Directed by Tony Scott and written by Richard Kelly, "Domino" is one of the most entertaining films I've seen this year. Everything about this hyper-kinetic film shouldn't work- from the time fractured (and time-worn) narrative structure of the film to the washed out, amped-up, frenetic pace of it's telling, it's anchor and heart lies in the performance of Keira Knightley. Alternating between a sexy prowess and the ultimate kick-ass-and-take-names-girl in a flash, her range as Domino is impressive to say the least. Sure, Scott and company wade through a host of meta-cinema tropes used to similar effect in previous films ("True Romance" and "Enemy of the State", specifically), but "Domino" succeeds despite it's barrage of cameos and at times, shallow humor. It also succeeds in giving the audience a trio of outsiders to associate with in Knightley, Mickey Rourke and newcomer Edgar Ramirez. Plus, it's hard to dislike a film that blazes off the deep end and eventually weaves in a subplot with mescaline and Tom Waits as some sort of expunged angel stumbling across the gang in a desert.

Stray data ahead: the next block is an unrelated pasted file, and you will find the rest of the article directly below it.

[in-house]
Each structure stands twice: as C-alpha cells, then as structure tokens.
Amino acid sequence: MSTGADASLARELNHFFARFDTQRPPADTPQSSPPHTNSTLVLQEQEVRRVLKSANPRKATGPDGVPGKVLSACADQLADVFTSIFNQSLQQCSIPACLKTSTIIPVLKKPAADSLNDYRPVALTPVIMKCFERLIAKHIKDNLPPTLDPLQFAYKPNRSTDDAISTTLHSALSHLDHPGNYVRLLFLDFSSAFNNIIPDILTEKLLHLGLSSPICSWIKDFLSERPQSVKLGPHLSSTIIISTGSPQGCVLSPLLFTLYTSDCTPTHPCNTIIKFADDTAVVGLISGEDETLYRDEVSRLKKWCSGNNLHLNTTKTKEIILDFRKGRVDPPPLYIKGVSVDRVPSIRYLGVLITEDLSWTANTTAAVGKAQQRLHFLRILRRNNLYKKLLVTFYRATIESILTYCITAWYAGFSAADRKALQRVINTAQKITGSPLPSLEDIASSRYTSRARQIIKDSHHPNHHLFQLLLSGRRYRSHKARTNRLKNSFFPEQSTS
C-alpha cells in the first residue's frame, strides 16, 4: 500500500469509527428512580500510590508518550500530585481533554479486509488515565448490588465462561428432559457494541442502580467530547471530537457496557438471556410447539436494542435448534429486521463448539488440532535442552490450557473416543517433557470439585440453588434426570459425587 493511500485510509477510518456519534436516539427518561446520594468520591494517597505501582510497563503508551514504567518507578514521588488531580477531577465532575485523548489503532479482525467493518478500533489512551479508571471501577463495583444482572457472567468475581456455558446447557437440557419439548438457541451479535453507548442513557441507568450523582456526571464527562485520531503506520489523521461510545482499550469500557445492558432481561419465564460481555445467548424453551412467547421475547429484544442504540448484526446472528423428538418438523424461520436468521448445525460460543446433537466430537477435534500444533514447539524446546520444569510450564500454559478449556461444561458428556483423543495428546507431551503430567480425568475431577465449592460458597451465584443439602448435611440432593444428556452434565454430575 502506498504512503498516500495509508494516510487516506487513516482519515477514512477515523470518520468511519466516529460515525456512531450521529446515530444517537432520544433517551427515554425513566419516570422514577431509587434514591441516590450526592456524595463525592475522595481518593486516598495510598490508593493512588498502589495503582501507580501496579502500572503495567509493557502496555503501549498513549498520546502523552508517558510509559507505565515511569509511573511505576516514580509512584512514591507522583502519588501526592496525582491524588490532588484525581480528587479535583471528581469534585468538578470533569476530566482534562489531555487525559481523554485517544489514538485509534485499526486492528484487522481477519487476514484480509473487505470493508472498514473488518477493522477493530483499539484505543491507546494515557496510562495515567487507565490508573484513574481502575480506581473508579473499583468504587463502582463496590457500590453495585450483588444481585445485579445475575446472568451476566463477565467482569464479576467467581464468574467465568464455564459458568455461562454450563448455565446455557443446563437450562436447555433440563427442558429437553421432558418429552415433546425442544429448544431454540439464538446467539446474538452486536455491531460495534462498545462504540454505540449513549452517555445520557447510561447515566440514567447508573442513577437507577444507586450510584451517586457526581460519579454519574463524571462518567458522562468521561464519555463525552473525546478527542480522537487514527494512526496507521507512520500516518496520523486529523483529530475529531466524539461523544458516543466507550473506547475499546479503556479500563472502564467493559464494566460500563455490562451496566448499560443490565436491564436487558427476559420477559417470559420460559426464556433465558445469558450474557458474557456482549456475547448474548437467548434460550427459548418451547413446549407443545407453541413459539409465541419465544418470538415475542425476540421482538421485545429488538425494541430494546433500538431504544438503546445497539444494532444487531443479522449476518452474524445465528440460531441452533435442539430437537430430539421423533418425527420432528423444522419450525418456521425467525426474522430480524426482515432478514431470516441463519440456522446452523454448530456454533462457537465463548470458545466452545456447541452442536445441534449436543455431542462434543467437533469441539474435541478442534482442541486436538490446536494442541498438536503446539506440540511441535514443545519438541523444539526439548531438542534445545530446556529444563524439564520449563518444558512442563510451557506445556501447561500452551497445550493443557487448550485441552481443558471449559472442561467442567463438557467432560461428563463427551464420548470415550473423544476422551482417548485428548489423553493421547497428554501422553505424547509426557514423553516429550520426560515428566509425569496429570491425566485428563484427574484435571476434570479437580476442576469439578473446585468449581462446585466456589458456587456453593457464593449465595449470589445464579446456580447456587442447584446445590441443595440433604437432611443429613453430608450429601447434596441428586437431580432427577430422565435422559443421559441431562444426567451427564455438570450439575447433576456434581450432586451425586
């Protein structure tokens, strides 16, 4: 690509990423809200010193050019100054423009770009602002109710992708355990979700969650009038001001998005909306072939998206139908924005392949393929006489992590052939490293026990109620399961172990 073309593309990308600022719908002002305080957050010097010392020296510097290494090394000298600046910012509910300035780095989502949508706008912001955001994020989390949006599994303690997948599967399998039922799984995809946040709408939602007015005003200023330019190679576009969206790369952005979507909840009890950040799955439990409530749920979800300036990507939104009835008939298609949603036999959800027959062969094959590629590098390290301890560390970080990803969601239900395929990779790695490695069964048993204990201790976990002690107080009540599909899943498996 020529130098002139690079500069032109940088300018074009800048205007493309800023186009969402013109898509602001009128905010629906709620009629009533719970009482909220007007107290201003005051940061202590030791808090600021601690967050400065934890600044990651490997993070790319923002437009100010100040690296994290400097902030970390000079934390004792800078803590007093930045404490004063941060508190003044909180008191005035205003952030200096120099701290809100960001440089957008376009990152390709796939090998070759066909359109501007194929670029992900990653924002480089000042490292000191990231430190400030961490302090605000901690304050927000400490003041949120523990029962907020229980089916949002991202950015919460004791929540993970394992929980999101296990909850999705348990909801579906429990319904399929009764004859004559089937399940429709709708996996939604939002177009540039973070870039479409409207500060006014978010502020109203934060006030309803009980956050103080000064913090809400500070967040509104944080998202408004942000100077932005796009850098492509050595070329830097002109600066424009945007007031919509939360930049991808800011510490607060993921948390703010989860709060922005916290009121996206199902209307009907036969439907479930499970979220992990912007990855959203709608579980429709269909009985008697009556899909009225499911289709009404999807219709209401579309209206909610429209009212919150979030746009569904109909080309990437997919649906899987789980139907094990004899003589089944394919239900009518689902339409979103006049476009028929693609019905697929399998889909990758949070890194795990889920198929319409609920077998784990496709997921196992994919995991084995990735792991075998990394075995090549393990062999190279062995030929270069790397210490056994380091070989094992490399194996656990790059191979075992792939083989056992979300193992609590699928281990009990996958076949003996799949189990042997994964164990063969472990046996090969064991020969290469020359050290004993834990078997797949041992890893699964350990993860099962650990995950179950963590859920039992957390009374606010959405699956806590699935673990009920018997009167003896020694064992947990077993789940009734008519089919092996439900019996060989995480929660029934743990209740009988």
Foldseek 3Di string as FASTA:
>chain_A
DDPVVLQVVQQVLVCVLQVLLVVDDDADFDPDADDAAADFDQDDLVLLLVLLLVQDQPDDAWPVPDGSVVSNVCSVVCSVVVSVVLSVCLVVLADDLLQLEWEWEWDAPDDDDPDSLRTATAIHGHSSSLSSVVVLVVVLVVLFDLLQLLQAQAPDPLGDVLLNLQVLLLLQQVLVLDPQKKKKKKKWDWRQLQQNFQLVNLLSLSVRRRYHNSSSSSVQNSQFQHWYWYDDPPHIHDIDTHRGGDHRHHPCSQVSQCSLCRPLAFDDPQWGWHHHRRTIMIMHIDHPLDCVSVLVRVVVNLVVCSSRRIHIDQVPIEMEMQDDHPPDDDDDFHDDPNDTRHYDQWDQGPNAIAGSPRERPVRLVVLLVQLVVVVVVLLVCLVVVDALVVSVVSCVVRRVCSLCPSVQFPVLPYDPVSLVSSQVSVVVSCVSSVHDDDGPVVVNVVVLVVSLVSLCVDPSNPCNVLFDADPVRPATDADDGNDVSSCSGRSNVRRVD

Niki Caro's "North Country" also details the exploits of a society-fringed female, this time charting the legal and emotional battles of a sexually harassed mine worker in Minnesota. Already pegged as a sure-fire Oscar contender next year, the small glories of Caro's film comes not from Charlize Theron as Josey Aimes, the beleaguered center of the film, but from very strong supporting performances from Richard Jenkins as her father and her best friends played Frances McDormand and Sean Bean. Perhaps the most intense scene of the year comes courtesy of Jenkins as he finally overcomes his reservations about his daughter's conviction and stands up for her as she tries to speak at a miner's council meeting. Caro's a wise director, allowing the emotion to speak for itself, casually and slowly swinging the camera back and forth between Theron and Jenkins on stage as he stumbles through his improves speech. It's a thrilling moment in a film that has some nice, if somewhat cliché, perspectives on blue collar America in a not-so-distant time.